Deng et al. (2014) described an effective and economic method to regenerate exhausted zeolite. The study included the assessment of ammonia exchange capacity, zeolite regeneration efficiency and economic analysis. The ammonia exchange capacity of natural zeolite increased initially with increasing ammonium ion and then reached a plateau. This exchange, however, was also influenced by pH. At high pH-values (9.5 and 10.5), a significant decrease in ammonia exchange capacity was observed, probably due to the transformation of ammonium ion to unionized ammonia that was then inaccessible for the ion exchange. The regeneration efficiency was strongly affected by the mass ratio of Na+ ions and zeolite-NH4+-N. The alkaline regeneration at pH 12 decreased the mass ratio to 4.2, and only 10 g/L NaCl was needed for the recovery (85% in 2 h in continuous columns tests). The economic analysis showed that this alkaline regeneration saved chemical costs over 10 times as compared with a conventional regeneration method at pH 9.
A combination of ammonia and phosphate removal was investigated by Huang et al. (2014). Using modified zeolite, which was natural zeolite modified with magnesium salts, as adsorbent for ammonium ions, the magnesium ions released from zeolite served as the source of SP for the removal of phosphate. Both TAN and phosphate were effectively removed. The removal efficiencies were maximum at pH-values 8.5–9, where 82% total ammonium and 98% phosphate were removed with 110 g/L of modified zeolite and 40 minutes reaction time from simulated swine wastewater. However, the presence of various cations (K2+, Ca2+, Na2+ and Mg2+) had a significantly negative effect on the removal of ammonia-nitrogen. This method has yet to be tested using real animal wastes.
In a relatively recent work, Zheng et al. (2015) developed a bio-zeolite fixed-bed reactor using different materials to mitigate ammonia inhibition during AD of livestock wastes with high ammonium contents. The novel fixed-bed reactor designed using chlorinated polyethylene (CPE) material was eventually recommended by the authors to improve AD of livestock wastes of high ammonium content, since CPE fixed zeolite favored the adsorption of ammonia and immobilization of microorganisms.
Zeolite – advantages:
Relative easy to operate
Immobilization surface, enhance growth
Adsorption of ammonia (not in every study)
Somehow counteract ammonia inhibition, without reducing ammonia concentration
Ability to recover inhibited process
Enhance methane production (not in every study).
Zeolite – disadvantages:
Adsorption capacity in some studies was quite low, i.e. application for high strength NH4-N possible?
In some publications, no reduction of ammonia was observed
Regeneration (high dose chemicals), i.e. high costs
Presence of other cations can decrease ammonium exchange capacity.
Ultrasonication has been widely used to degrade organic compounds from wastewater (Wang et al. 2008). It evokes cavitation in the organic material by rapid bubble formation in the liquid phase. When the bubbles collapsed, instant high temperature and pressure were produced, leading to the formation of radicals and degradation of the particulate matters (Luste & Luostarinen 2011). In the removal of ammonia nitrogen, most of the free ammonia molecules enter into cavitation bubbles in which they are transformed into nitrogen and hydrogen molecules via pyrolysis under instant high temperature and high pressure in the cavitation bubbles (Wang et al. 2008). Luste & Luostarinen (2011) studied the effect of ultrasound and thermal pretreatments on dairy cattle slurry. Both the CH4-yield and concentration of ultrasound tested (6,000 kJ/kg TS) cattle slurry was about 20% higher compared to the untreated slurry. The ammonium content increased afterwards due to the increased amount of soluble organic materials. A decrease in ammonia concentration was reported by Cho et al. (2014). Applying ultrasonication technique at two different frequencies (28 and 40 kHz) to simulated and real livestock wastes, the ammonia removal efficiency was tested at diverse pH-values (10–12), duration (5–60 min) and temperature (30–72 °C) ranges. The elevated pH was necessary to shift the equilibrium to NH3, since only NH3 could be stripped. Interestingly, the temperature increase of the samples treated in the same duration of time was similar at both ultrasonication intensities. A high removal rate was obtained at lower frequency of 28 kHz and pH 11 for 15 min. The higher ammonia removal efficiency at lower frequency was assumed due to the non-thermal effect, which contributed to different convective phenomena (micro-streaming, micro-convection, shock waves, micro-jets). The non-thermal effects were the dominant mechanism in the ultrasound assisted ammonia stripping, accounting for 64% of the total ammonia removal rate. The experiments with the livestock waste showed an ammonia removal rate of up to 55% and an increase in the methane yield by 58%. An additional aeration did not bring any positive increase of results.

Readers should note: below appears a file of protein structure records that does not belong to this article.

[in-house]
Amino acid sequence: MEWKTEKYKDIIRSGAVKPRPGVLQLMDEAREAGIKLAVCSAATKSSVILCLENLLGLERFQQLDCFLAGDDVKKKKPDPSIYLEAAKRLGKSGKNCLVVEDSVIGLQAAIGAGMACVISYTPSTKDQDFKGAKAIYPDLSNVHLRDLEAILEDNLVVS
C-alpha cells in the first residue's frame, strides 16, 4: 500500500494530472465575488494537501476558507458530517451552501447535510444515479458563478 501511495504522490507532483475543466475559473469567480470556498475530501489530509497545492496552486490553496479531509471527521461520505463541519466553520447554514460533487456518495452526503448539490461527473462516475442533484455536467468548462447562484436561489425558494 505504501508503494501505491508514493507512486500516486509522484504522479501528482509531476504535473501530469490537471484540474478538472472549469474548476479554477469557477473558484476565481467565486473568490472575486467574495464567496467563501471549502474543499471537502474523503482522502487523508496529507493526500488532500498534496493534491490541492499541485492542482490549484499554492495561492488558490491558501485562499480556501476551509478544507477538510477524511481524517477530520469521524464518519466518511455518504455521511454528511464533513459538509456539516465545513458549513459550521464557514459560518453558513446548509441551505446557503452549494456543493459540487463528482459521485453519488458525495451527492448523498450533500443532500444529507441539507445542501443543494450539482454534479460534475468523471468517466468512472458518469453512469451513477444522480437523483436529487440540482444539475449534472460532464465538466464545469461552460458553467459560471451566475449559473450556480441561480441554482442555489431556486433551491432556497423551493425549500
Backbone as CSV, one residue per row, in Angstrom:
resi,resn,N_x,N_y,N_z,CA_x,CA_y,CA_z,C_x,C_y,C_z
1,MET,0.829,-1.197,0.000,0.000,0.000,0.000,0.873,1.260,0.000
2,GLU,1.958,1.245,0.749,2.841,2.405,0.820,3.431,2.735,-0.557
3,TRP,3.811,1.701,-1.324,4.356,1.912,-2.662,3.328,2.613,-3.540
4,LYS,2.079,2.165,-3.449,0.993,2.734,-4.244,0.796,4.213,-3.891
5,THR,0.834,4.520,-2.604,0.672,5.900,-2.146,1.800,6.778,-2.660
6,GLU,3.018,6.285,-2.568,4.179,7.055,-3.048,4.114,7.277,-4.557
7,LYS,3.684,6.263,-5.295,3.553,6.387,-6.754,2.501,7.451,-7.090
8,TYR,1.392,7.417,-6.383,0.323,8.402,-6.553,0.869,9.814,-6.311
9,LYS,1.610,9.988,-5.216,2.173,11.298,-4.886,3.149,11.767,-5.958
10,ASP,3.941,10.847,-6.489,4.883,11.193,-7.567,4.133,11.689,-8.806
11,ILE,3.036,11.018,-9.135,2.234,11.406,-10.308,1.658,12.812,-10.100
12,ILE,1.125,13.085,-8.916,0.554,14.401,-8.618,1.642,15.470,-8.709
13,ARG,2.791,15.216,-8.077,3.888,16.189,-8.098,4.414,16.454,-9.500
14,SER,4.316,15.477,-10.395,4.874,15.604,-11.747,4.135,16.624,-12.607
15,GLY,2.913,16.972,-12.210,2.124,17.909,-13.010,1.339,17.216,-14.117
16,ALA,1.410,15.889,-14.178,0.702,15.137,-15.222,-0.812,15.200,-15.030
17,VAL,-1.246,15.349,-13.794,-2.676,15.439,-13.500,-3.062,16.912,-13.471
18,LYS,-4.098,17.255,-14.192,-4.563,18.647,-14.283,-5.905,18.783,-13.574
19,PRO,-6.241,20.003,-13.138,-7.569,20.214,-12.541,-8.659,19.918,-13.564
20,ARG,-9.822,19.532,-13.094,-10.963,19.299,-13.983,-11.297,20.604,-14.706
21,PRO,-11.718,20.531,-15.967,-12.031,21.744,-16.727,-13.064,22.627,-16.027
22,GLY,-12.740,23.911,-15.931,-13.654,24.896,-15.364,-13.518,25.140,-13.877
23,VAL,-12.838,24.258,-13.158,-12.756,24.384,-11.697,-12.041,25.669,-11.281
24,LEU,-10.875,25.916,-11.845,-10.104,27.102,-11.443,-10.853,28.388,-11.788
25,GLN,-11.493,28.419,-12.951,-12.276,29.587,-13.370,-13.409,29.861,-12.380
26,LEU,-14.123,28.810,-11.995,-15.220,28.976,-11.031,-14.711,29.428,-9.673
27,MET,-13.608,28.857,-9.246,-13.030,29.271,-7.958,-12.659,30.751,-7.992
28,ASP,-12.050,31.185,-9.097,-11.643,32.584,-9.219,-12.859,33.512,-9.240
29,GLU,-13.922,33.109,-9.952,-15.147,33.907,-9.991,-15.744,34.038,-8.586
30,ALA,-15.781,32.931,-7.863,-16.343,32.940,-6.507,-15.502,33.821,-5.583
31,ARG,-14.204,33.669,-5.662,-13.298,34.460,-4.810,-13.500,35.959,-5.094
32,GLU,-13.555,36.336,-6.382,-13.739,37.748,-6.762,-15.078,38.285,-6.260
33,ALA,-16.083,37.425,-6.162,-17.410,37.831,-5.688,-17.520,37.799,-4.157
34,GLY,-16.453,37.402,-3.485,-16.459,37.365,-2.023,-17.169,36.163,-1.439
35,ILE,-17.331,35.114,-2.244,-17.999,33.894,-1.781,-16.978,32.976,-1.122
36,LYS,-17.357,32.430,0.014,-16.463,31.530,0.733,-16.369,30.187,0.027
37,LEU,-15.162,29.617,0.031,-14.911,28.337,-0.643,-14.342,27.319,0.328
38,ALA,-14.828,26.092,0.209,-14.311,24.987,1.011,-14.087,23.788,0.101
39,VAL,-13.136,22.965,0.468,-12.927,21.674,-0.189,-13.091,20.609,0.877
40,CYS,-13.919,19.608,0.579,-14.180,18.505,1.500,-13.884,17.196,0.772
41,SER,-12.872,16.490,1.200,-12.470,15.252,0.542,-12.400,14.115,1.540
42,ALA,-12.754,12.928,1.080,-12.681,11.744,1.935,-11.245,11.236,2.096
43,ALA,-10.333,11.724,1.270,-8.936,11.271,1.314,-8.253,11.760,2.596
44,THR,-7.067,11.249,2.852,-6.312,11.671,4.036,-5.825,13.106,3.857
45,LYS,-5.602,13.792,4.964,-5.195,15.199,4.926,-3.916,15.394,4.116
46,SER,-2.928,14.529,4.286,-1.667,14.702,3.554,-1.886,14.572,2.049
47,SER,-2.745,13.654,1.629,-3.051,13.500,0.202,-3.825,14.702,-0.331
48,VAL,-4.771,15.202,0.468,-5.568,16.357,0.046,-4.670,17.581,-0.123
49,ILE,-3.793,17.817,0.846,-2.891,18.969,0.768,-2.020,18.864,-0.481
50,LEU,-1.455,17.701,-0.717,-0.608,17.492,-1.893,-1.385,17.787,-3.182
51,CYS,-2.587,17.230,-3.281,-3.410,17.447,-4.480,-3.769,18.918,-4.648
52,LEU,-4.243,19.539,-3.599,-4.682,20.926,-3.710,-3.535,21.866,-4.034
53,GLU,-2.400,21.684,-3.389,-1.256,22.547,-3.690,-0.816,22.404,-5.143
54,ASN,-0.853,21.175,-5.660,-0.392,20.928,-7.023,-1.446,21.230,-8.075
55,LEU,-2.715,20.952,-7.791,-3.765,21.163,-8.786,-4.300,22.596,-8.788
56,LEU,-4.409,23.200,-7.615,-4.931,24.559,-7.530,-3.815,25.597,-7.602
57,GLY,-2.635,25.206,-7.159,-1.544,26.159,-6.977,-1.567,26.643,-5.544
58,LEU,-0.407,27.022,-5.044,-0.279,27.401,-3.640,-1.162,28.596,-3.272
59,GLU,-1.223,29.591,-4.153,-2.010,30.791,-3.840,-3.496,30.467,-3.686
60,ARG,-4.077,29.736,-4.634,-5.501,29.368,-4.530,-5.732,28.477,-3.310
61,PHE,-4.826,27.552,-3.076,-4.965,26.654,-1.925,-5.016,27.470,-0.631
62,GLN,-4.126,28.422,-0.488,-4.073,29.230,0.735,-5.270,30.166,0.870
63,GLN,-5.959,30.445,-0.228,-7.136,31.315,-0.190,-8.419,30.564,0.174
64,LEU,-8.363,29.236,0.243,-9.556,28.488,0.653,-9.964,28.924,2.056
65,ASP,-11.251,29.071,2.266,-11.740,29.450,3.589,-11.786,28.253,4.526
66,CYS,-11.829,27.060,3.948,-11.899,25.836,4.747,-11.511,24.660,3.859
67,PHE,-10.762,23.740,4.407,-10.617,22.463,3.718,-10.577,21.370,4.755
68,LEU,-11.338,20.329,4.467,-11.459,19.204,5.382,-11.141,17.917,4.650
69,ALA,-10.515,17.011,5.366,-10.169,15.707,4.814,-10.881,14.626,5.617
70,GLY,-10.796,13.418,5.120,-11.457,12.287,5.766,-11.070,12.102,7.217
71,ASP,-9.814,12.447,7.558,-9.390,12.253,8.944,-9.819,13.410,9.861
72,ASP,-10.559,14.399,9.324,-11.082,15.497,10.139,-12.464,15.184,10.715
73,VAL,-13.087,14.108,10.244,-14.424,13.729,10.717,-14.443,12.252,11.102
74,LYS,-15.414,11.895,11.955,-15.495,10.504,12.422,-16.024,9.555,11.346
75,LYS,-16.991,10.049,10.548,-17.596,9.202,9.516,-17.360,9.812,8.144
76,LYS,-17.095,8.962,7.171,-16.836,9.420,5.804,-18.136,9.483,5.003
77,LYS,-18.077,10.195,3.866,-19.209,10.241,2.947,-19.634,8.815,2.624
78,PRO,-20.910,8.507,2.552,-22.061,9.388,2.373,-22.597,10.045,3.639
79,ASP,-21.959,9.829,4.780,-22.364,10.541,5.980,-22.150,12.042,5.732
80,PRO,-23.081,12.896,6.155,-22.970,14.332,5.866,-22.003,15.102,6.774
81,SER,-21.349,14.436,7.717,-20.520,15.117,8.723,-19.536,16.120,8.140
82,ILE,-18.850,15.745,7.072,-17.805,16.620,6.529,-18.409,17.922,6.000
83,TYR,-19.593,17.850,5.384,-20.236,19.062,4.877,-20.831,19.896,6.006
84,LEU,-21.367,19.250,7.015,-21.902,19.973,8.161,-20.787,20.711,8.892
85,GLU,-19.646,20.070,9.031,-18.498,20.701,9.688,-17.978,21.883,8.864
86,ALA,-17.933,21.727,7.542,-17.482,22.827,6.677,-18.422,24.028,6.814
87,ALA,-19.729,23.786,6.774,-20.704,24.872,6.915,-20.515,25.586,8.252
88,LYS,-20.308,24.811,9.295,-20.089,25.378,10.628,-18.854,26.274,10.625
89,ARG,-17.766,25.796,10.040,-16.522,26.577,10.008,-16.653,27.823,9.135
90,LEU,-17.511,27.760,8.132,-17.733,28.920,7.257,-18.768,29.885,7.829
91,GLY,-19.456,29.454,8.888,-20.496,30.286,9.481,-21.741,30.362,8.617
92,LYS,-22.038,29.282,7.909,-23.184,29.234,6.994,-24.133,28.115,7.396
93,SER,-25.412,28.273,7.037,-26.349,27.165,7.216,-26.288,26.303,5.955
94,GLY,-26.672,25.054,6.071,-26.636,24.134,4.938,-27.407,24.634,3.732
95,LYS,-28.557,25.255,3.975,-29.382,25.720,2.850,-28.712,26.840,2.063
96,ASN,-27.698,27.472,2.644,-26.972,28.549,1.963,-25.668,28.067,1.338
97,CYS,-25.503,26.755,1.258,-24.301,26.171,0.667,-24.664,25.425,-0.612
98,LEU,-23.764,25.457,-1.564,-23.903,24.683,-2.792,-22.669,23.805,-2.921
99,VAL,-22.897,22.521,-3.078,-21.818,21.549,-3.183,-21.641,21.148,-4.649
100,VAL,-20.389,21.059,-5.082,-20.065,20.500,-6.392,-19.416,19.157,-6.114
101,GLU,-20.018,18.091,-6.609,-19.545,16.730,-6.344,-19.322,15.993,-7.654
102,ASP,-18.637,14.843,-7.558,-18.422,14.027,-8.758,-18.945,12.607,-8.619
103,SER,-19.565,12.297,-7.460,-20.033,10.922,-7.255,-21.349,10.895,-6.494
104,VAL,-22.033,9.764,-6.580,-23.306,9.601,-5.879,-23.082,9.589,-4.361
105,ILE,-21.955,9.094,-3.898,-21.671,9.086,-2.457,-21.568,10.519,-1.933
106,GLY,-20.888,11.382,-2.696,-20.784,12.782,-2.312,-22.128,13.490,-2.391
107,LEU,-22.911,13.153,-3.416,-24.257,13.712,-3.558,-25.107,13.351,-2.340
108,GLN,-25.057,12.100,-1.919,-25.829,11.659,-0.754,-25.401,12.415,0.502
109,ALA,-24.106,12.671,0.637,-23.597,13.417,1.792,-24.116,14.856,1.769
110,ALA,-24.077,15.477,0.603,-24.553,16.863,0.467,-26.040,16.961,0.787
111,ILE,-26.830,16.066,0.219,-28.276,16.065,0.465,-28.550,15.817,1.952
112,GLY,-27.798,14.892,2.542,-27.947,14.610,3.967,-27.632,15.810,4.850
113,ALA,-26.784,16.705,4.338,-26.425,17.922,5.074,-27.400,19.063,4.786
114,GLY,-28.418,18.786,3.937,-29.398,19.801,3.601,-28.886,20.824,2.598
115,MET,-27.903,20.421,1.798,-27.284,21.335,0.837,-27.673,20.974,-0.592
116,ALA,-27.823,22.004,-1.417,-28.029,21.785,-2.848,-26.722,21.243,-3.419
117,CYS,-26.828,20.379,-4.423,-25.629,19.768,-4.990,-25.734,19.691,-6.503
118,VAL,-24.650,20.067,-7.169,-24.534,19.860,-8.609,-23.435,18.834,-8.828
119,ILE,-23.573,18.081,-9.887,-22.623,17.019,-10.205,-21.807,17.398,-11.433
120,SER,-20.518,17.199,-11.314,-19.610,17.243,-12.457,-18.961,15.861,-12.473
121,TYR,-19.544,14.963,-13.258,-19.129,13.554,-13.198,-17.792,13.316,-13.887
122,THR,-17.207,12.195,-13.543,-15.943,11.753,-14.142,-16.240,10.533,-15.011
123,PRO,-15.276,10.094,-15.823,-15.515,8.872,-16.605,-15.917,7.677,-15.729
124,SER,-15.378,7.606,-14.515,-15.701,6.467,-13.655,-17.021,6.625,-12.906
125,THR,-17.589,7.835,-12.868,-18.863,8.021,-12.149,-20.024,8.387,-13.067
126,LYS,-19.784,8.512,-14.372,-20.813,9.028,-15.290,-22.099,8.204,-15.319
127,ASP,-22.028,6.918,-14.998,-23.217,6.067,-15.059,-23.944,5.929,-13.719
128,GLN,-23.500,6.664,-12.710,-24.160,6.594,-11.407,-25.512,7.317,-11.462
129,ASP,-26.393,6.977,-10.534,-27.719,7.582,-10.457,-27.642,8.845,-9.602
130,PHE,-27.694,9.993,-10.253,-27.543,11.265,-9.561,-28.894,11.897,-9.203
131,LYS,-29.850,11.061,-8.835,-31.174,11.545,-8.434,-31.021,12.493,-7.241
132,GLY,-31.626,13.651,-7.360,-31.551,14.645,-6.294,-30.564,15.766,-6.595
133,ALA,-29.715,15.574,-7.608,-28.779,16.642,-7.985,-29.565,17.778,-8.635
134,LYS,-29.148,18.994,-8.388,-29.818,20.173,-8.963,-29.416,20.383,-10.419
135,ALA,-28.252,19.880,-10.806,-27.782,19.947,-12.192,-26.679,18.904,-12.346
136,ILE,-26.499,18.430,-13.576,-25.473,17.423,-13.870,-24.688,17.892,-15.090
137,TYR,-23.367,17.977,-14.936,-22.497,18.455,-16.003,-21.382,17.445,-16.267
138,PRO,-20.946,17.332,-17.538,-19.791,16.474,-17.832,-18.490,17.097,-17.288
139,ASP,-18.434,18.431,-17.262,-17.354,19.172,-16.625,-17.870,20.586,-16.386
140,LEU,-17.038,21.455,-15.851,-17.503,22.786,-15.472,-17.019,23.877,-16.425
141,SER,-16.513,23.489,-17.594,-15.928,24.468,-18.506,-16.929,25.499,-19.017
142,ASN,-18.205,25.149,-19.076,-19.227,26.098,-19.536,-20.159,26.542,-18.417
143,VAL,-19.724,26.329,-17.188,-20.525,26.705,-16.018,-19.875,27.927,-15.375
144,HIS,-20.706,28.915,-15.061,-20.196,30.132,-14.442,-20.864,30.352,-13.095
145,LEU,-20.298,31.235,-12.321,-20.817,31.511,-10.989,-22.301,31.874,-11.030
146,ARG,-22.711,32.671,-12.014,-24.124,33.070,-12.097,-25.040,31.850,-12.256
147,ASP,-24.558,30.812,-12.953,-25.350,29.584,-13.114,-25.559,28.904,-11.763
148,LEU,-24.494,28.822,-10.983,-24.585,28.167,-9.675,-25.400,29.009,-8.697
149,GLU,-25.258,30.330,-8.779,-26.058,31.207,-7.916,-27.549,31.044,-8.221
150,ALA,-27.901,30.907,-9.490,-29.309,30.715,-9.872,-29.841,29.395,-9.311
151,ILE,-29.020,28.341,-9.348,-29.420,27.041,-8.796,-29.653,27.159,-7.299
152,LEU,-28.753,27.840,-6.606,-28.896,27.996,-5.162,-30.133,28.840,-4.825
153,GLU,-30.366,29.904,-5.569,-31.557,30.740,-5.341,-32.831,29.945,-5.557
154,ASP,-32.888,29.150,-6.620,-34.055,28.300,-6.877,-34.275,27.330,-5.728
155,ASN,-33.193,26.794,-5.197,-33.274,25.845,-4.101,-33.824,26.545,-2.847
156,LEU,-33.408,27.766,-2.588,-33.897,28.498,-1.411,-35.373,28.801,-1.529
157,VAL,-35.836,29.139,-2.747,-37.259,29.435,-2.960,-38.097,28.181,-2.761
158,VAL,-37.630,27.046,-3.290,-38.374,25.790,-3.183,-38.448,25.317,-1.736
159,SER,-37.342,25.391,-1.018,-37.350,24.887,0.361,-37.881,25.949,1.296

Ultrasonication – advantages:
Enhance solubilization, thereby increasing hydrolysis rate and simultaneously reducing ammonia.
Ultrasonication – disadvantages:
No/low reduction of ammonia concentration
Rarely applied in actual plant
Released other toxic compounds when too intense
Destruction of microorganisms.
Similar to the ultrasonication technique, the ammonia removal by microwave radiation is also based on the shift of the ammonia-nitrogen equilibrium to molecular ammonia (NH3) and its subsequent evaporation by microwave radiation. In order to treat coke-plant wastewater containing high level of ammonia (5,000 mg/L at pH 11), Lin et al. (2009a) developed an effective method to remove the ammonia by microwave radiation. To find an optimal operating condition, the experiments were conducted under different pH levels, radiation time, with and without aeration, and initial ammonia concentration. The aeration did not show any significant influence on the ammonia removal. However, a fundamental difference between conventional heating and microwave radiation could be observed according to the NH3 transfer into the gas phase. Throughout, the elimination efficiency was increased when microwave radiation was applied.